Ahead of 20th Anniversary of Dayton Accords, Shaheen and Wicker Introduce Bipartisan Legislation to Encourage Job Creation & Economic Stability in Bosnia and Herzegovina

November 19, 2015

 

**This afternoon, President Bill Clinton praised legislation in Dayton speech**   

**Shaheen-Wicker bill would provide affordable financing for entrepreneurs with limited access to credit**

(Washington, DC) – Today, Senator Jeanne Shaheen (D-NH), the lead Democrat on the Senate Foreign Relations Subcommittee for European Affairs, and Senator Roger Wicker (R-MS) introduced bipartisan legislation to help bolster the economy in Bosnia and Herzegovina, which has struggled to keep pace with the political progress in that country brought about by the signing of the Dayton Accords 20 years ago.  This bipartisan legislation would establish an enterprise fund, directed by a board of American investment professionals, capable of leveraging both public and private funding to provide entrepreneurs access to the same kinds of loans and investment opportunities afforded to small and medium-sized American businesses.  By strengthening the private sector in Bosnia and Herzegovina, this legislation would help to create space to continue moving forward on political reforms.

This afternoon, during a speech at Dayton University to mark the 20th anniversary of the Dayton Accords, former President Bill Clinton praised the introduction of the Shaheen-Wicker legislation, citing private sector investment as “essential to the growth of that economy.” The Clinton Administration was instrumental in negotiating the Dayton Agreement that brought an end to the Bosnian war.

“Since the end of the Bosnian war 20 years ago, Bosnia and Herzegovina has travelled a long and difficult road towards peace and reconciliation,” said Shaheen. “Economic growth and opportunity are critical to sustaining this country’s significant progress. This bill is an opportunity for the United States to step-up its efforts to promote stability in the region by providing much-needed financing to proven job-creators, while also opening up investment opportunities for American businesses.”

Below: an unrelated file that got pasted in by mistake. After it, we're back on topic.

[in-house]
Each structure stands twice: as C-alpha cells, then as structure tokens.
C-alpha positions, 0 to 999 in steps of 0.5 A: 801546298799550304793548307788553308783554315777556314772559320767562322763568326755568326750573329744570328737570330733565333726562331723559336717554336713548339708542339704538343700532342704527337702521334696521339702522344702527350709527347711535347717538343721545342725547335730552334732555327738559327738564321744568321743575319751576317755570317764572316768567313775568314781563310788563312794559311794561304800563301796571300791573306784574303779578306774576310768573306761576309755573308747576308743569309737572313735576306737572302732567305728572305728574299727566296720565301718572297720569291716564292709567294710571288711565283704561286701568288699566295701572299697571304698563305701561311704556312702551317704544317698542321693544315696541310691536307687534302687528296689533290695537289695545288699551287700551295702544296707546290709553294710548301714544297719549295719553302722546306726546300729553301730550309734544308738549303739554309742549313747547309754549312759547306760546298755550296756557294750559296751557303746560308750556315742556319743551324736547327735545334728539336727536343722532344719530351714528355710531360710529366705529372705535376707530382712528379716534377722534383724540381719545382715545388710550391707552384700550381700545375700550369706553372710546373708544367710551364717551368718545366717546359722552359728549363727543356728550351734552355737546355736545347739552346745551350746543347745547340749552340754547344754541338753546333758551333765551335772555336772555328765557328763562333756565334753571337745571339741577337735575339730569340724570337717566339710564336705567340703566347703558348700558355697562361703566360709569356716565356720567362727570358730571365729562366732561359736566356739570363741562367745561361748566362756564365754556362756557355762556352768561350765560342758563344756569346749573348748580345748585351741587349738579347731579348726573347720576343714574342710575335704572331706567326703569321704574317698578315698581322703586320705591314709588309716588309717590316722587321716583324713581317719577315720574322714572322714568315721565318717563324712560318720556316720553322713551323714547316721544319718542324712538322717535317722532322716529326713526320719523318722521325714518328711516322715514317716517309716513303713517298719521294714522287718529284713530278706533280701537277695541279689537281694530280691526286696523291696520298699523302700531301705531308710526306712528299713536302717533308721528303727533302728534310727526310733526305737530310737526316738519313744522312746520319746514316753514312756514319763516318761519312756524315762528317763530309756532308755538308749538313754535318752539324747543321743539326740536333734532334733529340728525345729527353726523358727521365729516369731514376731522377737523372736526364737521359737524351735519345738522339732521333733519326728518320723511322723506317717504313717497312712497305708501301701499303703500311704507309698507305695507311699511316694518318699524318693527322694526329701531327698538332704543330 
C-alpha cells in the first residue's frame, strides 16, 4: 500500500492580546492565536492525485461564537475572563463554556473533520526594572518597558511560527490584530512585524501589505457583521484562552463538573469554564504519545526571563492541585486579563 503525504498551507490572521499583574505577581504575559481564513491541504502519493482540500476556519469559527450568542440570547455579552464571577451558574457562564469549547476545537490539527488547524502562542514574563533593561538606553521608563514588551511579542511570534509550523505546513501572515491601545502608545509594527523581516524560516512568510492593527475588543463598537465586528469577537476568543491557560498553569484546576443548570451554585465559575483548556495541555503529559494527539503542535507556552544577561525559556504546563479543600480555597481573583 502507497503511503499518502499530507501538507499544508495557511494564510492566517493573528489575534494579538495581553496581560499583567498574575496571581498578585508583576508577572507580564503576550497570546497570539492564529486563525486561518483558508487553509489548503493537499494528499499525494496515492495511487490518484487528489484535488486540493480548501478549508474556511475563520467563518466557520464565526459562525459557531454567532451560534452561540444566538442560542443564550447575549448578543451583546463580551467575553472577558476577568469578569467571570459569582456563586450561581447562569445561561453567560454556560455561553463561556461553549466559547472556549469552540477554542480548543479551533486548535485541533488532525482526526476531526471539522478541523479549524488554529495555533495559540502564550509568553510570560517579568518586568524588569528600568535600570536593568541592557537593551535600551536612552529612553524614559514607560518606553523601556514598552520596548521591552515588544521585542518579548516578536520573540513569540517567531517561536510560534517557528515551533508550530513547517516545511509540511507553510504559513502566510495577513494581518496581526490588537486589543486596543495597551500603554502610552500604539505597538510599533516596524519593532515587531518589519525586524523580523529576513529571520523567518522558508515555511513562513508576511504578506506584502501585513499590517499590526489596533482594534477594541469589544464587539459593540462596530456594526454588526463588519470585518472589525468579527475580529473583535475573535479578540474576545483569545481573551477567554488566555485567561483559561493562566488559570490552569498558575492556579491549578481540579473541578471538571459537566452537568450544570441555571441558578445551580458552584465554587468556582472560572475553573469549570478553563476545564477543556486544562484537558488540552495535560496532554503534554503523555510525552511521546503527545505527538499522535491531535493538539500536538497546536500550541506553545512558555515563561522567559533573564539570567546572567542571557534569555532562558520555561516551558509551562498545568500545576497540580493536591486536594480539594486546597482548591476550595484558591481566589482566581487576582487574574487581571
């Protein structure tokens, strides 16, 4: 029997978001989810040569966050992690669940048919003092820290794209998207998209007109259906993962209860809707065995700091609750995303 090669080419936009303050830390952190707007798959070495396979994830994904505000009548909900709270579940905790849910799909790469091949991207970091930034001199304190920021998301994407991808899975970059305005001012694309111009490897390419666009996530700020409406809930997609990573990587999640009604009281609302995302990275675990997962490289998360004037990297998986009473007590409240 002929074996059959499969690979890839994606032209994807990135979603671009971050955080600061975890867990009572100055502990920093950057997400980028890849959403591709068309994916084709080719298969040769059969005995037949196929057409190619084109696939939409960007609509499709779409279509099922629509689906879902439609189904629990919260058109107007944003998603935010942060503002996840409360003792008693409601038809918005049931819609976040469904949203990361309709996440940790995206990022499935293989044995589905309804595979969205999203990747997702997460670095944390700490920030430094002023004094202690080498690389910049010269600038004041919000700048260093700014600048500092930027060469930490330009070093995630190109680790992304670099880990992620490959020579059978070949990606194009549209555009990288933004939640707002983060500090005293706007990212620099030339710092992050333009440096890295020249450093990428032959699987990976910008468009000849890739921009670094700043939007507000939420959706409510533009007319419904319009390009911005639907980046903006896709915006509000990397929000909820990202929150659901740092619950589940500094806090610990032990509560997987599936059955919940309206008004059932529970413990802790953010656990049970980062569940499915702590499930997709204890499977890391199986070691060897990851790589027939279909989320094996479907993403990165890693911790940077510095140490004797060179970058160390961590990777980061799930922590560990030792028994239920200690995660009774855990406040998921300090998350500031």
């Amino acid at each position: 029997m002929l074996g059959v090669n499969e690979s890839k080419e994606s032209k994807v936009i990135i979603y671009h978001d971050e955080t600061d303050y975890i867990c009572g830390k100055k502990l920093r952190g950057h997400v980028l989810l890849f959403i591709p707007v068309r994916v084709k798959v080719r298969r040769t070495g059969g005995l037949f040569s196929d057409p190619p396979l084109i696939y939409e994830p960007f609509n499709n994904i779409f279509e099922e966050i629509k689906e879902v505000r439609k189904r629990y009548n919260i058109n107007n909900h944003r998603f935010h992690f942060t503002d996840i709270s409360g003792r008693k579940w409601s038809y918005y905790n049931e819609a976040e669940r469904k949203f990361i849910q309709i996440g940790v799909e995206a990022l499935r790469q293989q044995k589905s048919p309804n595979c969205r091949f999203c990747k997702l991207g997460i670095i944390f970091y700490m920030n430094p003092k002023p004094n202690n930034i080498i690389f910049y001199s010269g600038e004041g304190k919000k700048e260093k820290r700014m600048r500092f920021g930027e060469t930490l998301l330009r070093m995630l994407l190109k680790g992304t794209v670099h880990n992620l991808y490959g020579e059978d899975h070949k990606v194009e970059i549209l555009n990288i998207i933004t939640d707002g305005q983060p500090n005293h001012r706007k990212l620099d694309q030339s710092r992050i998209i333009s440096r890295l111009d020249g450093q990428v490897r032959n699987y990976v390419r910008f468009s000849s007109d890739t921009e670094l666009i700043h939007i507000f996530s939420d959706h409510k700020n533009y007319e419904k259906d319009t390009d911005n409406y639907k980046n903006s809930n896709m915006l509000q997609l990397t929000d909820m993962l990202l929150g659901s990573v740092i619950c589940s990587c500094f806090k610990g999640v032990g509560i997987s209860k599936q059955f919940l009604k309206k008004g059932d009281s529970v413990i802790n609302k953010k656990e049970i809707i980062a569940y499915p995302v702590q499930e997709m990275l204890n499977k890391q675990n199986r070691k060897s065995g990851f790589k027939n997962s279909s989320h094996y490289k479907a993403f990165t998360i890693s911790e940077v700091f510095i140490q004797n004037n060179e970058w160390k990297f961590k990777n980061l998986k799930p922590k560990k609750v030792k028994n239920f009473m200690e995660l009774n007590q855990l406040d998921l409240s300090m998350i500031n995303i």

“Since my first visit to Bosnia and Herzegovina in 1995, the country has made tremendous progress,” Wicker said. “This bill would reinvigorate private sector development and provide opportunities for American investors. Our efforts are modeled after successful development programs for Eastern European countries following the fall of the Iron Curtain.”

Currently, per capita income in Bosnia and Herzegovina still averages less than $5,000 annually, compared to over $13,000 in Croatia, just over the border.  The unemployment rate in Bosnia and Herzegovina stands above 40 percent, and in 2014, protests broke out across the country as a result of widespread frustration among the populace regarding the economy, which runs an annual trade deficit of almost $4 billion.  

The Shaheen-Wicker legislation would establish an enterprise fund modeled after U.S. programs that supported Central and Eastern European economies after the fall of the Berlin Wall with approximately $10 billion of public and private funding. Specifically, the legislation would promote the private sector in Bosnia and Herzegovina by authorizing the fund to use up to $30 million dollars over 15 years to bring American investors into the Bosnian and Herzegovinian economy.

November 21st marks the 20th anniversary of the peace agreement reached at Wright-Patterson Air Force Base in Dayton, OH, that brought an end to the Bosnian War. This summer, Senators Shaheen and Wicker accompanied President Clinton Bosnia and Herzegovina on a U.S. delegation to commemorate the 20th anniversary of the genocide in Srebrenica.  

Text of The Bosnia and Herzegovina-American Enterprise Fund Act can be viewed here